Edited by Gavriel D. Rosenfeld


Edited by Gavriel D. Rosenfeld

Tuesday, March 11, 2014

Crowdsourcing Counterfactuals: NPR Asks: What If World War I Had Never Happened?

A sign of the increasingly mainstream status of counterfactual history is the readiness of major media outlets to embrace it.  This week, NPR’s popular show "All Things Considered" has asked listeners to essentially write part of its segment for it. 



As the website reports

“All Things Considered wants you to help us imagine a counterfactual history of the last 100 years.

The assassination of Archduke Franz Ferdinand propelled the world into a war that left millions dead, shattered empires and rearranged power throughout the world. 

But what if the assassin in Sarajevo had missed? What if, like his small band of amateur co-conspirators, he didn't hit his target?

That's hardly unthinkable. Moments before the murder, Franz Ferdinand's car made a wrong turn. The vehicle was pushed backwards to turn around and came to a stop right in front of the gunman.

So, what if Franz Ferdinand had lived?

EXAMPLE: Without World War I, Russia remains prosperous and the Bolshevik Party's October Revolution fails. As a result, Vladimir Lenin moves to the United States where he becomes a professor of Russian history at Columbia University. Having maintained his left-wing connections, he comes in contact with the International Ladies Garment Workers Union and helps write the pro-union musical, "Pins and Needles."

These ruminations come from Richard Ned Lebow’s new book, Archduke Franz Ferdinand Lives! (which I’m currently reading and will report on it down the line). 

They are plausible enough (if a bit fanciful), but the main thing that interests me is how the counterfactual impulse now seems to be experiencing a populist “fan fiction” kind of moment.  Is it that anyone can produce a plausible what if scenario?  We shall see when NPR presents some of the entries later this week.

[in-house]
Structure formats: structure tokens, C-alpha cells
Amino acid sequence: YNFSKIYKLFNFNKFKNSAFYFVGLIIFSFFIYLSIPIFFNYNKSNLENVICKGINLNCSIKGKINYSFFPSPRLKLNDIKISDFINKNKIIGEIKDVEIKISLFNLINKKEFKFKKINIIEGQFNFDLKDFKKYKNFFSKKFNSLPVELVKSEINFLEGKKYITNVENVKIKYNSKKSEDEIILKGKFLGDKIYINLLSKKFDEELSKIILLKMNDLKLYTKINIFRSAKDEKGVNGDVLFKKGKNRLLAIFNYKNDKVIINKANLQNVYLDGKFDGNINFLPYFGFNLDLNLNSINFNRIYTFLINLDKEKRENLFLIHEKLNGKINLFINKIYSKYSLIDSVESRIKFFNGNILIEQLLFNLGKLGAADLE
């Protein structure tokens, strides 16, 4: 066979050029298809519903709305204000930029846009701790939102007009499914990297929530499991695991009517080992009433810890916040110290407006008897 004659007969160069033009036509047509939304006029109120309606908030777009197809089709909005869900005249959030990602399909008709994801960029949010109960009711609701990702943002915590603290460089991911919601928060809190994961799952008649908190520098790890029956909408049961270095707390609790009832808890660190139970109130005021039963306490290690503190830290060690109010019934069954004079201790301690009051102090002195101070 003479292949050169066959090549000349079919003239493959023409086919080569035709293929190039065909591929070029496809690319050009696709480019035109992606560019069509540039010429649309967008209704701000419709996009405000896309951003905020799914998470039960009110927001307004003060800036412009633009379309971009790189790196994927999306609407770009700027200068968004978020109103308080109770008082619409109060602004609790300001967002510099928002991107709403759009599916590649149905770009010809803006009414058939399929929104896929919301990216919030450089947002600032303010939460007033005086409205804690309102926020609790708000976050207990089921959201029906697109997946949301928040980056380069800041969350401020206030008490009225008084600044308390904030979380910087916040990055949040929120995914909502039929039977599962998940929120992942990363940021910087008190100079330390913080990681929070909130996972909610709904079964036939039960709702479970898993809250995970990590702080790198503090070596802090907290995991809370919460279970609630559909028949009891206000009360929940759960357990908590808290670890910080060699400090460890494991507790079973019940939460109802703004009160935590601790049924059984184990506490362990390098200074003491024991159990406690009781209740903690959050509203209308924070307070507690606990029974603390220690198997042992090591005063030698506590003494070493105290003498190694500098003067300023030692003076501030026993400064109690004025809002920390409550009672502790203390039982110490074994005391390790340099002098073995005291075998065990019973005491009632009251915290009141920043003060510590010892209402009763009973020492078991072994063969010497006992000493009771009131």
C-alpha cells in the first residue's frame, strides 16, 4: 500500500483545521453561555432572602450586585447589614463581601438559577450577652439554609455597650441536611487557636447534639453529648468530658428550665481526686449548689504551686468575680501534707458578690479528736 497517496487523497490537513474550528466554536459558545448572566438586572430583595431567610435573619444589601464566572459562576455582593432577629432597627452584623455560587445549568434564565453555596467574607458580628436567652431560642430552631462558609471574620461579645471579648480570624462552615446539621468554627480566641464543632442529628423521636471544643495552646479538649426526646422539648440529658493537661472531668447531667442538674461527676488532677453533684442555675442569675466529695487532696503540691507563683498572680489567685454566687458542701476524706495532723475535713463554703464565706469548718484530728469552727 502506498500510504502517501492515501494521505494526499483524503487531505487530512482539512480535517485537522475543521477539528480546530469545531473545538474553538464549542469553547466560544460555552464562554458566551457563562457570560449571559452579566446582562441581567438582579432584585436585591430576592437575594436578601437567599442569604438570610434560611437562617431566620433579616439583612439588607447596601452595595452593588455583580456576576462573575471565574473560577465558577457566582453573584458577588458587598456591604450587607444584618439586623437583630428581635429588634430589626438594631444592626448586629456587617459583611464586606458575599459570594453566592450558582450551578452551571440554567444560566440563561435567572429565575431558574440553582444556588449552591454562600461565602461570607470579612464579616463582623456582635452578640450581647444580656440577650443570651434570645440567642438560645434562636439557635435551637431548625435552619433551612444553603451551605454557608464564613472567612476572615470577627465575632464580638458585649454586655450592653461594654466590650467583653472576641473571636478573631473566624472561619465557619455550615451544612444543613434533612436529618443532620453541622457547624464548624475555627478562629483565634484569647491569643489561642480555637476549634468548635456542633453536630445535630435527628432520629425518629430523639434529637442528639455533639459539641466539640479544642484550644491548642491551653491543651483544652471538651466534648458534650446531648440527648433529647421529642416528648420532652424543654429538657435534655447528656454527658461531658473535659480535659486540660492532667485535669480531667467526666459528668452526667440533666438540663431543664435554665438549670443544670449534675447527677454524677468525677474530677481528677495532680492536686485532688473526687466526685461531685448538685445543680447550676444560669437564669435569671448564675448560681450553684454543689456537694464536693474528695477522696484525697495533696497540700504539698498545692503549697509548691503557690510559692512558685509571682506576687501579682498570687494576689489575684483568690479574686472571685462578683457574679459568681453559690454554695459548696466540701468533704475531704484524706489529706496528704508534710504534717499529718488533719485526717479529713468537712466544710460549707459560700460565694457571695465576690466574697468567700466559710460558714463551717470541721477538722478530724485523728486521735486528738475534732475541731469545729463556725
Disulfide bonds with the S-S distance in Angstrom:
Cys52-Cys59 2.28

One bad omen, however, is the title of NPR's own recent story "How Bad Directions (and a Sandwich) Started World War I."

While the title alludes to the fact that assassin Gavrilo Princip would not have been in a position to shoot the Archduke and his wife had their driver not made a wrong turn in the streets of Sarajevo and appeared right in front of Princip as he was coming out of a cafe having just ordered a sandwich, it risks trivializing counterfactual reasoning and reinforcing its reputation for flippancy.

As Edward Hallett Carr noted in his curmudgeonly critique of counterfactual thinking in his famous book What Is History? (1961), it is impermissible for historians to focus on the causal role of accidents in the unfolding of other events -- especially if they cannot be generalized into larger covering laws (in the spirit of Crane Brinton).

As Carr wrote, "accidental causes cannot be generalized; and since they are in the fullest sense of the word unique, they teach no lessons and lead to no conclusions."

"The shape of Cleopatra's nose, Bajazet's attack of gout, the monkey-bite that killed Alexander, the death of Lenin -- these were accidents which modified the course of history…But in so far as they were accidental, they do not enter into any rational interpretation of history, or into the historian's hierarchy of significant causes."


In other words, because sandwiches do not cause wars (except maybe between Subway and McDonald's), they are useless to point to as a cause of World War I -- unless one wants to perpetuate counterfactual history's reputation for superficiality.

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